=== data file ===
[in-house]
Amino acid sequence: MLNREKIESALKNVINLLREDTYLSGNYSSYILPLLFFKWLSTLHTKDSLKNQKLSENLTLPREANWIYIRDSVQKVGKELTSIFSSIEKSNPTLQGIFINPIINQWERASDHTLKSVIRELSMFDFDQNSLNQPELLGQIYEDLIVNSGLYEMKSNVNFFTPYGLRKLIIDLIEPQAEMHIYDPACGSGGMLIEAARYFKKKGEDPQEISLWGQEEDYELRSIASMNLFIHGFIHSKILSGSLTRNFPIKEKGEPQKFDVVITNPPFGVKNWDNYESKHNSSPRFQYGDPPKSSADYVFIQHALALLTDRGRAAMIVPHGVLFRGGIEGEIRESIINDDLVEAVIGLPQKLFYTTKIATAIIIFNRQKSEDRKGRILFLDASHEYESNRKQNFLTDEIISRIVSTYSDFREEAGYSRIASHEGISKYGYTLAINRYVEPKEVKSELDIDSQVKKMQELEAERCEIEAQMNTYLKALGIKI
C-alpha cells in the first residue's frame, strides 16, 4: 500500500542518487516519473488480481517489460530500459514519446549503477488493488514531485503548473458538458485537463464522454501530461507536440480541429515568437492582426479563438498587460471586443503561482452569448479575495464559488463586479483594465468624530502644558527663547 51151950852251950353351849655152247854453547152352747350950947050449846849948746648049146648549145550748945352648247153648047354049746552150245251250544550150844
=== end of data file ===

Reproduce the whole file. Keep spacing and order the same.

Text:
[in-house]
Amino acid sequence: MLNREKIESALKNVINLLREDTYLSGNYSSYILPLLFFKWLSTLHTKDSLKNQKLSENLTLPREANWIYIRDSVQKVGKELTSIFSSIEKSNPTLQGIFINPIINQWERASDHTLKSVIRELSMFDFDQNSLNQPELLGQIYEDLIVNSGLYEMKSNVNFFTPYGLRKLIIDLIEPQAEMHIYDPACGSGGMLIEAARYFKKKGEDPQEISLWGQEEDYELRSIASMNLFIHGFIHSKILSGSLTRNFPIKEKGEPQKFDVVITNPPFGVKNWDNYESKHNSSPRFQYGDPPKSSADYVFIQHALALLTDRGRAAMIVPHGVLFRGGIEGEIRESIINDDLVEAVIGLPQKLFYTTKIATAIIIFNRQKSEDRKGRILFLDASHEYESNRKQNFLTDEIISRIVSTYSDFREEAGYSRIASHEGISKYGYTLAINRYVEPKEVKSELDIDSQVKKMQELEAERCEIEAQMNTYLKALGIKI
C-alpha cells in the first residue's frame, strides 16, 4: 500500500542518487516519473488480481517489460530500459514519446549503477488493488514531485503548473458538458485537463464522454501530461507536440480541429515568437492582426479563438498587460471586443503561482452569448479575495464559488463586479483594465468624530502644558527663547 51151950852251950353351849655152247854453547152352747350950947050449846849948746648049146648549145550748945352648247153648047354049746552150245251250544550150844